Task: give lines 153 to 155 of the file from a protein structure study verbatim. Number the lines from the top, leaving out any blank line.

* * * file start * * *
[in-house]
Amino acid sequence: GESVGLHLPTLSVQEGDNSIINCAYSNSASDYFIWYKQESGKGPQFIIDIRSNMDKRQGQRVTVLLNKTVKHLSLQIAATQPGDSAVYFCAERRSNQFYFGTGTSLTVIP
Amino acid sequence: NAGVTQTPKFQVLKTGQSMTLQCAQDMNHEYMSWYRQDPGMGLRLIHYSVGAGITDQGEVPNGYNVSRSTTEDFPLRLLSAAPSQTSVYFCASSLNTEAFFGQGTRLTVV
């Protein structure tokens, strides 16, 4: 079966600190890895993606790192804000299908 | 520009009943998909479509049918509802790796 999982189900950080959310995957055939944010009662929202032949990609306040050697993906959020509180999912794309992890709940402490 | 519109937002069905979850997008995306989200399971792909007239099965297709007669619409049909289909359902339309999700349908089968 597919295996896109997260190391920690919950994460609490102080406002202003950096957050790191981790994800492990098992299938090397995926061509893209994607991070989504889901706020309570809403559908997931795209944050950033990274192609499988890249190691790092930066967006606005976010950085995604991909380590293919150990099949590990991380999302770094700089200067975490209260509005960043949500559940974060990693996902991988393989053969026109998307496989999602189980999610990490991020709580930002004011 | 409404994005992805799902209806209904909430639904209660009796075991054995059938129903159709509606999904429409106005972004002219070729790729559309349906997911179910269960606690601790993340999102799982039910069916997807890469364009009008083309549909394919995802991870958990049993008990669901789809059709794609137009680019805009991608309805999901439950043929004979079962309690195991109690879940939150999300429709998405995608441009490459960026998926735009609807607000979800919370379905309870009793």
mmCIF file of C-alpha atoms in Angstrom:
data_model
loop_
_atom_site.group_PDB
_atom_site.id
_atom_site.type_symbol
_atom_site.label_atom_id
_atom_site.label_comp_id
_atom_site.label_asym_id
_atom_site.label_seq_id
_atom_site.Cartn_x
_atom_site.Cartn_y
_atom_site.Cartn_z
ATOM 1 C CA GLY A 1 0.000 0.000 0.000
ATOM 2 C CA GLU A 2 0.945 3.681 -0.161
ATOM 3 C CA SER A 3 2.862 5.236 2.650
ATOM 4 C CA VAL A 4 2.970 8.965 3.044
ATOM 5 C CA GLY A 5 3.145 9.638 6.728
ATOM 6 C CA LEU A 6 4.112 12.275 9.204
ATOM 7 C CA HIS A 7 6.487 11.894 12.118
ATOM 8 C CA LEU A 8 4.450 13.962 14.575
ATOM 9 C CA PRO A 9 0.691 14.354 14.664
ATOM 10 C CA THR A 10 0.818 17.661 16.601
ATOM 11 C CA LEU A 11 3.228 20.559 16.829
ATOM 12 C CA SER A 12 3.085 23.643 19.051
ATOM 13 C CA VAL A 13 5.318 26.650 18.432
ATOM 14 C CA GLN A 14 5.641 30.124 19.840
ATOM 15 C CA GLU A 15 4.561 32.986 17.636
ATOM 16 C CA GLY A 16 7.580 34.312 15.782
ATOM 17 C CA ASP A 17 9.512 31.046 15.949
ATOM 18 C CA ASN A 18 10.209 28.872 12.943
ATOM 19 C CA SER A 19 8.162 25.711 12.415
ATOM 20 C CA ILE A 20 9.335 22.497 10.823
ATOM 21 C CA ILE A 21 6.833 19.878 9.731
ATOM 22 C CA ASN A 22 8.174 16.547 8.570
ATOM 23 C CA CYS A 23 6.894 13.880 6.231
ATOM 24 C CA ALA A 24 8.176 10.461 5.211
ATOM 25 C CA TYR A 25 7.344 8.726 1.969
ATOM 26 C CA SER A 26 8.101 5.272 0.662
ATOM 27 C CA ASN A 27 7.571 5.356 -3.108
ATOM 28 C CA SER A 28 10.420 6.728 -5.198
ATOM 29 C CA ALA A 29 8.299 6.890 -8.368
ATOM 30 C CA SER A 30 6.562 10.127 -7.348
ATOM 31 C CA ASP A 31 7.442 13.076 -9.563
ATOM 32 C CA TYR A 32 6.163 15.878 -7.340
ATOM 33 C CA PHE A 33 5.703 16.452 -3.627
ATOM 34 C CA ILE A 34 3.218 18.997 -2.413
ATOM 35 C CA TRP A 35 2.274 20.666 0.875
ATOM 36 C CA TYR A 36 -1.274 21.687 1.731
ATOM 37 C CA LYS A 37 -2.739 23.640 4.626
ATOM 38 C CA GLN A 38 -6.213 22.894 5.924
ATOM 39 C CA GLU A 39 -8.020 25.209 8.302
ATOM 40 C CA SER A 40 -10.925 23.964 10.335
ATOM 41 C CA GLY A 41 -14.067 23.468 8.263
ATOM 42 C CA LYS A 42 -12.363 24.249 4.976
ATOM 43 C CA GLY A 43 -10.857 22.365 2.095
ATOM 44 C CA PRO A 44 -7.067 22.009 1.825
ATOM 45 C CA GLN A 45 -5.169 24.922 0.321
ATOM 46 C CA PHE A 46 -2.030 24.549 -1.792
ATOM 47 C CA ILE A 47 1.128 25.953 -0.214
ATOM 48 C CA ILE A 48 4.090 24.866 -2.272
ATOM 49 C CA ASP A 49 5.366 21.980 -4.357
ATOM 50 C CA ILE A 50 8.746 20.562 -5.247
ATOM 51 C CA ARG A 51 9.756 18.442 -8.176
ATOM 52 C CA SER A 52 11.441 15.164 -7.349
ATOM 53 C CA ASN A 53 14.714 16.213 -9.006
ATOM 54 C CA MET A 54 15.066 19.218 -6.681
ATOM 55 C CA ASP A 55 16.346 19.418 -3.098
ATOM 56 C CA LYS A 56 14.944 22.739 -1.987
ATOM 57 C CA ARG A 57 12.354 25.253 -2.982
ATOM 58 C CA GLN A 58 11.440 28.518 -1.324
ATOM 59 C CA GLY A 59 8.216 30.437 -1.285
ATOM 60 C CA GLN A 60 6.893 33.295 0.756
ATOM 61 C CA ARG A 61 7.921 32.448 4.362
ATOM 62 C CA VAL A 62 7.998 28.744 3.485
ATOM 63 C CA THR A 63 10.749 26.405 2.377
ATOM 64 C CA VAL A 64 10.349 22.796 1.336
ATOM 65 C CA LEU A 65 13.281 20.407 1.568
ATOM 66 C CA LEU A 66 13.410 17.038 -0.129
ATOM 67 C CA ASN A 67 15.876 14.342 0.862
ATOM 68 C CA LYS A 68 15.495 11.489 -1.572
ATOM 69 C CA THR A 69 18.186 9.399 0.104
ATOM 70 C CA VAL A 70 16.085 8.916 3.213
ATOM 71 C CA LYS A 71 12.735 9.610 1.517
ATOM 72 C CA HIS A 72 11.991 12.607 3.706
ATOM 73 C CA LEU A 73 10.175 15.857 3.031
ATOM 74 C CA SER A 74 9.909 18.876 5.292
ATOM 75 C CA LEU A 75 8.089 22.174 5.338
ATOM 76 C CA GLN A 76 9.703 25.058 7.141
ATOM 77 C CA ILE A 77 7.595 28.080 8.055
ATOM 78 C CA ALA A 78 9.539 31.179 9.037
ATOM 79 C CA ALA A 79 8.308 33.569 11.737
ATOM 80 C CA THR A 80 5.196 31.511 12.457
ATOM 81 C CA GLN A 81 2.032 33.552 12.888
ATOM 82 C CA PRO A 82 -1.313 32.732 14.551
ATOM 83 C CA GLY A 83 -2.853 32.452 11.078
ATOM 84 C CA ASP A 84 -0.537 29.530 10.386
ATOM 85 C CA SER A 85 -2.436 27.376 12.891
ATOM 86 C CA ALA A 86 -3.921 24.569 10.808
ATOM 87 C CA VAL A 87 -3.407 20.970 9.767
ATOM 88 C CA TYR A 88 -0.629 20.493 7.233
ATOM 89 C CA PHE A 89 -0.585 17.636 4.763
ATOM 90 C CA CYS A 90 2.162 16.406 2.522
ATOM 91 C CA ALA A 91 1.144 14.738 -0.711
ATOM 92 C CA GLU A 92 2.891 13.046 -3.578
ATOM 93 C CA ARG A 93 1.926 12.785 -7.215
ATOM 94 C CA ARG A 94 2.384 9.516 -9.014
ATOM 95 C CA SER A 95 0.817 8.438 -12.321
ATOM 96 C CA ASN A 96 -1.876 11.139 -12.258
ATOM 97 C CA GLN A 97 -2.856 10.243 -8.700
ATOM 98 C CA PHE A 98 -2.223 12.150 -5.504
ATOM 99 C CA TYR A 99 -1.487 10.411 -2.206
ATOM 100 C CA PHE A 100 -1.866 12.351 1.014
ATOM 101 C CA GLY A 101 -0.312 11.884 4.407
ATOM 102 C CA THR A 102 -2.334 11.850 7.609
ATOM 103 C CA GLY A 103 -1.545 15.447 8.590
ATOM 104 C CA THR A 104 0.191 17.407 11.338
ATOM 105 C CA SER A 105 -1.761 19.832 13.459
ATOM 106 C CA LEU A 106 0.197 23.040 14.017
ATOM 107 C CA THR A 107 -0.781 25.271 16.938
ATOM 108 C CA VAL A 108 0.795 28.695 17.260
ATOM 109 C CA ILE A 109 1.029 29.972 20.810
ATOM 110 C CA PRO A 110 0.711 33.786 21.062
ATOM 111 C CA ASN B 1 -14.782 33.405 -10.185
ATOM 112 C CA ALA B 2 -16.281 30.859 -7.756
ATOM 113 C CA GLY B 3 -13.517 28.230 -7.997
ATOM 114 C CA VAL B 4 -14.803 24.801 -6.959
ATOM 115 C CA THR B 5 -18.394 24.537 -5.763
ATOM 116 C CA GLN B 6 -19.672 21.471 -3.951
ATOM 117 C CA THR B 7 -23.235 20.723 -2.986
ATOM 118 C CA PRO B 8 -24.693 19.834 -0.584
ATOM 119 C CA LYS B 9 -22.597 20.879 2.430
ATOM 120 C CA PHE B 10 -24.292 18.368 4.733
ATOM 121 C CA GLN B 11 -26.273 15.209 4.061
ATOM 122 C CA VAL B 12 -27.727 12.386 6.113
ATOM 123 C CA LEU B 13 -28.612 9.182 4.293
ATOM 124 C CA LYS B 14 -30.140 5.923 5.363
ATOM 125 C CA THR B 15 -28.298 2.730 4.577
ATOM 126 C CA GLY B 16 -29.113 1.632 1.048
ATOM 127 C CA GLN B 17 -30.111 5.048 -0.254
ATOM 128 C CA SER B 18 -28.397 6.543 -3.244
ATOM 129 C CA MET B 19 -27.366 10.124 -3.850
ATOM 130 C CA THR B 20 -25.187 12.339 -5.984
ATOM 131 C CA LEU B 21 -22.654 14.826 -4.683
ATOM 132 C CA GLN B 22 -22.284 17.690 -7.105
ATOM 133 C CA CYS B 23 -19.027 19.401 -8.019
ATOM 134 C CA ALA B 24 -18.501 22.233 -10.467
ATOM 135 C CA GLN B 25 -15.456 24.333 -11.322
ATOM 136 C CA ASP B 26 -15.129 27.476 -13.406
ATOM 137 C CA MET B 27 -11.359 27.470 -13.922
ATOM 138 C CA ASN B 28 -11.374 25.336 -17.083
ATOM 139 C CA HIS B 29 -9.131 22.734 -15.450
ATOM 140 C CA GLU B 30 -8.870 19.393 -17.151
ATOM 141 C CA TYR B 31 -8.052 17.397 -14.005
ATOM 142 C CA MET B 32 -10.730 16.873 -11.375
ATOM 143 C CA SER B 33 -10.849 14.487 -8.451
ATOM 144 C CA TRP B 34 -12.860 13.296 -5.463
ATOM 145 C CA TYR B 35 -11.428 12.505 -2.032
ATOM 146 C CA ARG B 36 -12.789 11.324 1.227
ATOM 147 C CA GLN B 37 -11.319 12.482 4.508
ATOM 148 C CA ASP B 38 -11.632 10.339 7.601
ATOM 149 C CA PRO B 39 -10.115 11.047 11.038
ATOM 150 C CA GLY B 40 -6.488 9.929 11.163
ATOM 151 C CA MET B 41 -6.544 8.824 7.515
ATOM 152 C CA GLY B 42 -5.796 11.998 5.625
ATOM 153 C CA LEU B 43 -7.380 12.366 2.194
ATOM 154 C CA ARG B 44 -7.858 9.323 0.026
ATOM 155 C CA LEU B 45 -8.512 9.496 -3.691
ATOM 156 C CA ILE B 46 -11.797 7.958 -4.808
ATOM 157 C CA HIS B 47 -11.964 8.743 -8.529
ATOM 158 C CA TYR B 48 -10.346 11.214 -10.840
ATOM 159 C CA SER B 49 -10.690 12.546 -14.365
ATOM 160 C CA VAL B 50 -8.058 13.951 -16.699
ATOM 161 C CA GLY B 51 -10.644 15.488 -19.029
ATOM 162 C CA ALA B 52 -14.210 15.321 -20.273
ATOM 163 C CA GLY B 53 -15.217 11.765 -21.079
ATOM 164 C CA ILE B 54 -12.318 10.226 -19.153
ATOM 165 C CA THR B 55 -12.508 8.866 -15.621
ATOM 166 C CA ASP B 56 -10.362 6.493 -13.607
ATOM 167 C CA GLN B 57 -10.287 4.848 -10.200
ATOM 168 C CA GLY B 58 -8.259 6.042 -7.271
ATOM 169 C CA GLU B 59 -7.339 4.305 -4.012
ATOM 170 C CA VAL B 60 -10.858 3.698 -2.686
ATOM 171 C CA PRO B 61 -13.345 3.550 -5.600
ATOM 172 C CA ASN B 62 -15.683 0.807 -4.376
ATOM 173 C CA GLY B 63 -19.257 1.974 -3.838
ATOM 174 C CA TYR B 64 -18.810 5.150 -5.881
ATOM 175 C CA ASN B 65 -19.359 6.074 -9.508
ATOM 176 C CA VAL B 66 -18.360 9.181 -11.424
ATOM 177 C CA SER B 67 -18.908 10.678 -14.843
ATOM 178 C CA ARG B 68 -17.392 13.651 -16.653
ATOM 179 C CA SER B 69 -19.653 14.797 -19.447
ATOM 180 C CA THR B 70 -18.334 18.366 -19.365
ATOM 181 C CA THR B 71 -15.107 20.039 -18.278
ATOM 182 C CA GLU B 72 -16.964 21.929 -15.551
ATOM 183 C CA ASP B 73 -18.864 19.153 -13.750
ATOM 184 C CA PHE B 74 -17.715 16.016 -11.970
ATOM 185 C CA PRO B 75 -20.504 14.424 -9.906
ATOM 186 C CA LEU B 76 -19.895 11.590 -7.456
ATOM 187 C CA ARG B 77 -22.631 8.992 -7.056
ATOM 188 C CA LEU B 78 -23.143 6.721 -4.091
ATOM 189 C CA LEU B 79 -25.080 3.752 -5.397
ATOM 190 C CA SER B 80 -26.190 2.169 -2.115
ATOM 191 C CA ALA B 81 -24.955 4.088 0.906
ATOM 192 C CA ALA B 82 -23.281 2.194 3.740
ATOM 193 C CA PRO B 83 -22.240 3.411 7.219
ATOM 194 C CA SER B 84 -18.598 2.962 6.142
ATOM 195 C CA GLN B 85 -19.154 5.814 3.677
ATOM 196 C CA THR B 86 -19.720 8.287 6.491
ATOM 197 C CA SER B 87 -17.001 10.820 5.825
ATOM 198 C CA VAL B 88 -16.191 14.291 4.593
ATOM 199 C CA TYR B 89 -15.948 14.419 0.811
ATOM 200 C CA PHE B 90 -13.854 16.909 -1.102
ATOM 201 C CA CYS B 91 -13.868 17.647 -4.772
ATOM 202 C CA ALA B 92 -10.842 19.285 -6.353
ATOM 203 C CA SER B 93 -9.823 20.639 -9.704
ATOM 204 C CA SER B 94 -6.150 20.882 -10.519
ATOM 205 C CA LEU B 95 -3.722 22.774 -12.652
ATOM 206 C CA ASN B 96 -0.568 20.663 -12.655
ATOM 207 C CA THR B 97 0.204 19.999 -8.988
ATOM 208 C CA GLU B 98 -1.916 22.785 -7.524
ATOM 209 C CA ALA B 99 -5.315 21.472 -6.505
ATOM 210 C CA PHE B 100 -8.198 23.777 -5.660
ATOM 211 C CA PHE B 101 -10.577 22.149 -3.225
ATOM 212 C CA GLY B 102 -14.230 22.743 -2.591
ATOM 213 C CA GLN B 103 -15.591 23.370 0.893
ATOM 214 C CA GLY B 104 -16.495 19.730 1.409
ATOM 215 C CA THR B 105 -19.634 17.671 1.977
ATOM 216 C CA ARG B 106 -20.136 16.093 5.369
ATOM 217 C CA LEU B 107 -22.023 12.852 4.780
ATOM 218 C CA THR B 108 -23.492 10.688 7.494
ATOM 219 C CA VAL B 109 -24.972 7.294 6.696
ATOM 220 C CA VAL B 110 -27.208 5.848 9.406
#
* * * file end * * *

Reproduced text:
ATOM 136 C CA ASP B 26 -15.129 27.476 -13.406
ATOM 137 C CA MET B 27 -11.359 27.470 -13.922
ATOM 138 C CA ASN B 28 -11.374 25.336 -17.083